Searching online technology databases can supplement the classic scouting pipeline with a long tail of otherwise hidden / undiscoverable opportunities. For more, see the recent Wellspring webinar.
It’s one thing to get your team accustomed to using Zoom and collaborating virtually. But you’ll still need to find the “new normal” tactics for filling the pipeline. Digital tools such as Wellspring’s Scout platform, with more than 300 million records from around the world – patents, grants, publications, startups, and more – can go a long way toward keeping the juice flowing. Chances are, even when the crisis recedes, you’ll find it’s a best practice that you probably should’ve been doing all along.
Develop new kinds of opportunities
Already it is becoming clear that the pandemic will leave a lasting impact on the economy. As much as it’s important to stay focused on your pre-existing innovation needs and strategy, it’s also clear that some aspects of the “new normal” will become permanent.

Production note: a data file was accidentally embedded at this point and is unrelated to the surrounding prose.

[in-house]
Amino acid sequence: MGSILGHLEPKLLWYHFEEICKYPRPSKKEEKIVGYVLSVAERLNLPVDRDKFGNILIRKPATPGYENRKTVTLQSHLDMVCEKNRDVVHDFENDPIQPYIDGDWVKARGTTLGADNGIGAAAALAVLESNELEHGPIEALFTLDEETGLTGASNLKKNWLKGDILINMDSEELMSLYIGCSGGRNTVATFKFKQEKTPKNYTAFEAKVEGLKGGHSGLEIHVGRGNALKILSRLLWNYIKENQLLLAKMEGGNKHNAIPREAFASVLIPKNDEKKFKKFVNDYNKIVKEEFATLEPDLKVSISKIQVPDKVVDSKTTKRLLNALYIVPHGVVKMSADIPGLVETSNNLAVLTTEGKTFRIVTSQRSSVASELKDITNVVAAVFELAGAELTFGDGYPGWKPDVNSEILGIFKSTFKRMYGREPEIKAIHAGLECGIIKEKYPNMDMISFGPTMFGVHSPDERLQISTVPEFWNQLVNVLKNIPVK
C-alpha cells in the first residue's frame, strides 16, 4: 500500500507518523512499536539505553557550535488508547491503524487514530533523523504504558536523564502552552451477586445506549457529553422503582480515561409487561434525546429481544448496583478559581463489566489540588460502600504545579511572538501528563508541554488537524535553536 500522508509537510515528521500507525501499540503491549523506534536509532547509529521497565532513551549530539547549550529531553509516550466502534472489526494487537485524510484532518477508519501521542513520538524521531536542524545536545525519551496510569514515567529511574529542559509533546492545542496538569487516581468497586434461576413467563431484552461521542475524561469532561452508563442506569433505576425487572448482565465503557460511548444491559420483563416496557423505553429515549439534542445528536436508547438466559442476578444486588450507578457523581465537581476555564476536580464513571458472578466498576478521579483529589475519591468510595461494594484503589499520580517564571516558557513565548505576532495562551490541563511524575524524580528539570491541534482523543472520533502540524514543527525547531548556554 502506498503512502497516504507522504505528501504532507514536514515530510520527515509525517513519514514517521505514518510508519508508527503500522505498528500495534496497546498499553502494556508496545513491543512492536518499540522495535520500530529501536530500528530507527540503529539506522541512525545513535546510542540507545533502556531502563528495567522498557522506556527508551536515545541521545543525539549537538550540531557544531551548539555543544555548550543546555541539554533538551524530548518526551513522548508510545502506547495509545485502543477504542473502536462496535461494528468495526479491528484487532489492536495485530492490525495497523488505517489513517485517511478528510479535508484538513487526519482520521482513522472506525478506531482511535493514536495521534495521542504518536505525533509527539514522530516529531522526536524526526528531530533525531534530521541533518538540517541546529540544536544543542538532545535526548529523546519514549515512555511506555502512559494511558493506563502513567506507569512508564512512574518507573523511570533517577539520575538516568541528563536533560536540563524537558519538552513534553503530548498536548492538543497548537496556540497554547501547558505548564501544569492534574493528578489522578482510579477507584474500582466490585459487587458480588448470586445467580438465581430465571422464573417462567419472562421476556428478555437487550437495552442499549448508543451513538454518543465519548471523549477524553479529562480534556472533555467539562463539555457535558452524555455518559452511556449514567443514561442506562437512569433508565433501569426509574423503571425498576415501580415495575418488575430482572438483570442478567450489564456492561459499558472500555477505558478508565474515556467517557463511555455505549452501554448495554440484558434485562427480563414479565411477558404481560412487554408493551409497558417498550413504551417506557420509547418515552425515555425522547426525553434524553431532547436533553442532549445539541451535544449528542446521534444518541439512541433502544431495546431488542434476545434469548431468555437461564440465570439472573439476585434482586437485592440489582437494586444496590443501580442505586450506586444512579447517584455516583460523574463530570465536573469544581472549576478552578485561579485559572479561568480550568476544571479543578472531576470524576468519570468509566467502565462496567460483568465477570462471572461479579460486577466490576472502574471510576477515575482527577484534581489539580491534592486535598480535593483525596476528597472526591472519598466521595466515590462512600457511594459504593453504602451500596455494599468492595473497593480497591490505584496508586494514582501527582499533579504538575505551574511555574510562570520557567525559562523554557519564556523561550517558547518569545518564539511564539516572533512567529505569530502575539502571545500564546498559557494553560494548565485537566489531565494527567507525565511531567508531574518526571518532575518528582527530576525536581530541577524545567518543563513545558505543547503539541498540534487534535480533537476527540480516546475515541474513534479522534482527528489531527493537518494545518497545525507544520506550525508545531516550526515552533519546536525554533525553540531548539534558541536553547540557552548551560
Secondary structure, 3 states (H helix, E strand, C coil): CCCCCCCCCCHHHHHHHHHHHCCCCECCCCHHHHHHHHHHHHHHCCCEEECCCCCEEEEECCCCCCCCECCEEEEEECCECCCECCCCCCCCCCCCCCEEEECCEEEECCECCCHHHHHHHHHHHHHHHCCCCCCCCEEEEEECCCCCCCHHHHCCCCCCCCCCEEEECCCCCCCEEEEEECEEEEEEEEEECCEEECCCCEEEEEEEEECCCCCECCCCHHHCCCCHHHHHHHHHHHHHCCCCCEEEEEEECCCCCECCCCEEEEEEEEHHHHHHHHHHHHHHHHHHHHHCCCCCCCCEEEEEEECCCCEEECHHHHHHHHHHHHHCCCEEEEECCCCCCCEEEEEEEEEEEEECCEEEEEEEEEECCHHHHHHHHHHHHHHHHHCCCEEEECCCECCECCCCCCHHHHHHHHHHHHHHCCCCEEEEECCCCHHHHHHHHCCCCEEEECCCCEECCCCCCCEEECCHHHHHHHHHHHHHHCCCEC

One obvious example is the added prominence of digital workplace technologies. Beyond just virtual collaboration and work-from-home adjustments, expect customer service, product delivery, and many other business processes to be accelerated into a digital future that will not go away once the virus is contained. Even if you haven’t been asked to step up your focus on digital business enablers and/or virtualized product and service components, now is the time to get started.